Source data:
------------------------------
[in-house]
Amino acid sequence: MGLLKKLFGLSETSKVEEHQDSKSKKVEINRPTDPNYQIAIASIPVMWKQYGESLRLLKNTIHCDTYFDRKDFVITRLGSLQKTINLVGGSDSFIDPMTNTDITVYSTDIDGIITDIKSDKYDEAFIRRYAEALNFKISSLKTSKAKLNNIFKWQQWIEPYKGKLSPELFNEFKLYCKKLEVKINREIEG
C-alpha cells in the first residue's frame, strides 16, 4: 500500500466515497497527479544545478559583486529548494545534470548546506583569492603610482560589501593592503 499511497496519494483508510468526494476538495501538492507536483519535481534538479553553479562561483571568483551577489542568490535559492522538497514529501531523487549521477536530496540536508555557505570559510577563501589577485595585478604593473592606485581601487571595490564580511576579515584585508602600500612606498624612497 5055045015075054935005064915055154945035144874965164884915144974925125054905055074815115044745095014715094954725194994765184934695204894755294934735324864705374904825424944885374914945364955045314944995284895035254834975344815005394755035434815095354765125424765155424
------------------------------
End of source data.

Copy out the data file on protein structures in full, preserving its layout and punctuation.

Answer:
[in-house]
Amino acid sequence: MGLLKKLFGLSETSKVEEHQDSKSKKVEINRPTDPNYQIAIASIPVMWKQYGESLRLLKNTIHCDTYFDRKDFVITRLGSLQKTINLVGGSDSFIDPMTNTDITVYSTDIDGIITDIKSDKYDEAFIRRYAEALNFKISSLKTSKAKLNNIFKWQQWIEPYKGKLSPELFNEFKLYCKKLEVKINREIEG
C-alpha cells in the first residue's frame, strides 16, 4: 500500500466515497497527479544545478559583486529548494545534470548546506583569492603610482560589501593592503 499511497496519494483508510468526494476538495501538492507536483519535481534538479553553479562561483571568483551577489542568490535559492522538497514529501531523487549521477536530496540536508555557505570559510577563501589577485595585478604593473592606485581601487571595490564580511576579515584585508602600500612606498624612497 5055045015075054935005064915055154945035144874965164884915144974925125054905055074815115044745095014715094954725194994765184934695204894755294934735324864705374904825424944885374914945364955045314944995284895035254834975344815005394755035434815095354765125424765155424